Thursday, 13 November 2008

Pentre Ifan burial chamber

Here is Pentre Ifan burial chamber - icon of Welsh archaeology and in every holiday brochure from these parts . . . It is a Neolithic burial chamber (a closed portal tomb) dating from around 3,500 BC.

Although this is a massive capstone, weightwise, compared with Carreg Coetan Arthur down in the valley, it looks quite elegant, with its long tapering snout. It is orientated north-south, but whether this was to deliberately emulate and echo the slope of Carn Ingli behind it is debatable. The "blocking stones" are at the South end, and as you can see from the information board below, it was truly impressive when covered over with its original mound and with the curving facade. Light grey boulders and slabs are still strewn across the site, and incorporated into the local field boundaries, as shown in the photos below. As you can see in the line drawing below, it originally had smaller stones incorporated into its structure, and had drystone walling too, which gives it some links with a group of burial chambers known as the Cotswold-Severn group, from their geographic distribution.

Looking out to sea beyond Newport, with Pen Dinas on the left. Viewed from Pentre Ifan.

Stones everywhere. Here these top some dry-stone walling seperating fields by the entrance into Pentre Ifan.

Click to enlarge and read about the burial chamber and its history.

From the "business end" - showing where it was blocked following its final usage. If you look at the picture above, you can see the blocking stones and how it would have looked when it still had the mound in place.

From another angle. There were originally two other blocking stones to the left of the three supporting the capstone, and a facade which curved to form a forecourt, which has renonences of the 'horned cairns' of the Carlingford culture in Ireland.. The cairn was originally about 40m in length. Sian Rees describes it thus: "Within the cairn were a number of enigmatic features. East of the chamber was a slumped stone, probably once upright but deliberately felled before the cairn was built; in front of it was a pit within which were signs of burning. Further north were two square slab-lined pits and along each side of the cairn towards the south was an irregular line of small stone-holes, one of which still had its upright stone in position. The function of the stones is uncertain. Similar, but more closely-packed lines of stones have been interpreted as revetment stones at other chambered tombs, but the space between the stones makes this interpretation unlikely here; presumably they were either simple markes, or, along with the slab-lined pits, were connected with burial rites or the consecration of the tomb."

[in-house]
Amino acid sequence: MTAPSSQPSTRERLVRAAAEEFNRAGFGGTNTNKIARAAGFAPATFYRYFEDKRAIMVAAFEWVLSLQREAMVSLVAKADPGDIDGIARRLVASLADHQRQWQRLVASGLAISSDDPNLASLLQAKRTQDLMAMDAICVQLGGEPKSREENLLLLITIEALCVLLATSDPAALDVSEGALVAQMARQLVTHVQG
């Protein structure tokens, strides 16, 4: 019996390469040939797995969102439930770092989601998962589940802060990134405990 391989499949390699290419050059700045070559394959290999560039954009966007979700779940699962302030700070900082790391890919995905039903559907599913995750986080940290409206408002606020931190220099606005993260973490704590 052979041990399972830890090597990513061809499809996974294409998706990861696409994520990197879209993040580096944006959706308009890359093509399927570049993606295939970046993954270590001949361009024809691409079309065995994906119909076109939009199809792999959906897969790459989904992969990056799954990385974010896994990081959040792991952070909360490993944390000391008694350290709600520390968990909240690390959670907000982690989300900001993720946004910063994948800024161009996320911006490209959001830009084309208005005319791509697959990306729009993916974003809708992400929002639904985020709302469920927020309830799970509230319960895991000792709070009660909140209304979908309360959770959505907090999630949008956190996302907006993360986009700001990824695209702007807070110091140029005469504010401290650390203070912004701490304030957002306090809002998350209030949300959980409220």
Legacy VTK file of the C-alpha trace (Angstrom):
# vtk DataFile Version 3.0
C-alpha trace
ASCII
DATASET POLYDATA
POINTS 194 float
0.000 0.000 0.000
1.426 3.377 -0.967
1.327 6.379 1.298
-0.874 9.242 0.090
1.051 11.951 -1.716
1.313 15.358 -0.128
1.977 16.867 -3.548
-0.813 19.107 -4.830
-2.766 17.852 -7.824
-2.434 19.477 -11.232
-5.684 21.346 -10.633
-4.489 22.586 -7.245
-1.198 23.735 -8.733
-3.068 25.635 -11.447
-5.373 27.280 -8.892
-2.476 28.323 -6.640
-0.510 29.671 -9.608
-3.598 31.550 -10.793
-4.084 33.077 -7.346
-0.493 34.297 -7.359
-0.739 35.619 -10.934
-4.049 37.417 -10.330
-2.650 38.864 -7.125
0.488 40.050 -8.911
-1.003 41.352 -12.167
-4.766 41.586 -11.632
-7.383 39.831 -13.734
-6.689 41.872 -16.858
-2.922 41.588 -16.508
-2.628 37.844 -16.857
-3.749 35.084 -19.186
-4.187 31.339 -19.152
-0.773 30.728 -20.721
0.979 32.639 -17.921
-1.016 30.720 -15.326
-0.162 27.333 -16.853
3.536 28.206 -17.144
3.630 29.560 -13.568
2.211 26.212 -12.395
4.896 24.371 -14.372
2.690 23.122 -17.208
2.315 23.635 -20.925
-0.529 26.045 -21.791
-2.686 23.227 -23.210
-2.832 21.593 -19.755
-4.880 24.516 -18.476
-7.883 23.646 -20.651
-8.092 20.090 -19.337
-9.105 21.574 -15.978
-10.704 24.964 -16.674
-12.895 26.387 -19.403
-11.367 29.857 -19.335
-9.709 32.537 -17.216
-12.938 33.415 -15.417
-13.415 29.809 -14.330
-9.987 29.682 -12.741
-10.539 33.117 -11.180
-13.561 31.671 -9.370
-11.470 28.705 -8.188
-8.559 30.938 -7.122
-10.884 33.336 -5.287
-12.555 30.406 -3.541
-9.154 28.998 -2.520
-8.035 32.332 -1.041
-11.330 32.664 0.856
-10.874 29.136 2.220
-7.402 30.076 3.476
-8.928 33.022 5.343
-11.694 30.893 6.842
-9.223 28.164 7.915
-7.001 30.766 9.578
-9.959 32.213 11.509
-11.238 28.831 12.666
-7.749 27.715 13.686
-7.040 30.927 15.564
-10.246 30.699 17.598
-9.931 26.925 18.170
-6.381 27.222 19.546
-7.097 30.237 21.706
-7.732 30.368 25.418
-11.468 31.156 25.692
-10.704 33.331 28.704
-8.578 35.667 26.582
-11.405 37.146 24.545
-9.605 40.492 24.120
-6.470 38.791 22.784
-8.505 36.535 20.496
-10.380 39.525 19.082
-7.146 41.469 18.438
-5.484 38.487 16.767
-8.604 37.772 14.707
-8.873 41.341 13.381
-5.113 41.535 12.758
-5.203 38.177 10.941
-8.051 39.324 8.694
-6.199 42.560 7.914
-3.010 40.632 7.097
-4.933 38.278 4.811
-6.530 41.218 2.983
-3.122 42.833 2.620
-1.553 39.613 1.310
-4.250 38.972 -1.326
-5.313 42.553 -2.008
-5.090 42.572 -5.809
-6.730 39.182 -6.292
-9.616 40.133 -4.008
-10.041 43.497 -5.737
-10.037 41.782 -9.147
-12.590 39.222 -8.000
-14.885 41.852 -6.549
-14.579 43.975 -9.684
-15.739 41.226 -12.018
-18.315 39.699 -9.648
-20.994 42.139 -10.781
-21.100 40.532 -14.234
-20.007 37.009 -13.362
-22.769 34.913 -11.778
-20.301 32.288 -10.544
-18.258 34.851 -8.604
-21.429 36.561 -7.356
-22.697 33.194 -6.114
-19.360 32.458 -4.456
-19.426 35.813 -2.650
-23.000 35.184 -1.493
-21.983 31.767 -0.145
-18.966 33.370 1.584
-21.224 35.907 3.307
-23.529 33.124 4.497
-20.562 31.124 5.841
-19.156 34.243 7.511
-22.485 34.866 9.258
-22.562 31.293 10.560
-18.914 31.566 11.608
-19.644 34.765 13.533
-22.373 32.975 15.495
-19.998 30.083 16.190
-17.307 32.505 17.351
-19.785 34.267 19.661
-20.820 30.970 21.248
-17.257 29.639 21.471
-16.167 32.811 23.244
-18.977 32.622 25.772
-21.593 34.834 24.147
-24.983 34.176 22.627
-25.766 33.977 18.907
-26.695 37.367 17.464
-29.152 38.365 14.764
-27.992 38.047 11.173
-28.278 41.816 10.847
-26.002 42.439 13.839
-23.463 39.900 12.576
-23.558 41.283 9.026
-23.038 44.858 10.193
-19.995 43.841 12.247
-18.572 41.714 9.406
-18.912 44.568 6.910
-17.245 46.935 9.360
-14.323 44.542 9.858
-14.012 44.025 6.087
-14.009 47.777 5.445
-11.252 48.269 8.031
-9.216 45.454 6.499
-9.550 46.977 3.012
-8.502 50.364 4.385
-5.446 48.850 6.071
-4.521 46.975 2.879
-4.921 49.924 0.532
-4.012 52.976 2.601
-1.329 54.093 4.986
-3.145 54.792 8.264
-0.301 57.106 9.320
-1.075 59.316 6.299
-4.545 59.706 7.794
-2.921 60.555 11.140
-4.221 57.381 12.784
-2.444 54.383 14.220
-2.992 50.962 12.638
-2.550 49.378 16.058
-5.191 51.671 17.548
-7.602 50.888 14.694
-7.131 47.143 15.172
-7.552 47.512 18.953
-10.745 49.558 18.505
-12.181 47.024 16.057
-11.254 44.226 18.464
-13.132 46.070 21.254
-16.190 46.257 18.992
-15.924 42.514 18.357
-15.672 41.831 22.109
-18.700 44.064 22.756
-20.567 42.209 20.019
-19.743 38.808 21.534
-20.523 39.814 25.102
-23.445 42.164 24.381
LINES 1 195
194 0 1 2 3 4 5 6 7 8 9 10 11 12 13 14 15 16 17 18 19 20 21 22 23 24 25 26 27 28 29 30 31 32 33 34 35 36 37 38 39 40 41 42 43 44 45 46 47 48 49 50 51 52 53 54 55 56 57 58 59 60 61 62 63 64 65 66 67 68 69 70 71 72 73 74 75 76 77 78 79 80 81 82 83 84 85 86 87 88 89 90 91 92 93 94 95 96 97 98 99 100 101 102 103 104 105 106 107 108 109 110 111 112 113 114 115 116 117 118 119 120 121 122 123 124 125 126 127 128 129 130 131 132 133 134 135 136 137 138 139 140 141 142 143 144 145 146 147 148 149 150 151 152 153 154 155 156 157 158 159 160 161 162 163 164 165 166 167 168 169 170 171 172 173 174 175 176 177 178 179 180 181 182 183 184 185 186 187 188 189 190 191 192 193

There were sadly no burial traces found, so we may only hazard a guess as to whether burials or cremations were practiced here. Surely a tomb of this importance would have remained in use over an extended period of time. Artefacts associated with this tomb were also disappointing - a few sherds of plain round bottomed brown pots and some fragments of flint including a triangular arrowhead.

A view for my eldest daughter, who has an essay to write about how burial chambers are believed to mimic the landscape they are in - in this case, Carn Ingli.


Rowan said...

Fascinating post, the line drawing makes it clear how little remains of the original - what is left is very impressive though.

Sage said...

Saw you went to Newport, but not certain which one until I saw the Pentre Ifan pictures. Lovely, lovely countryside round there.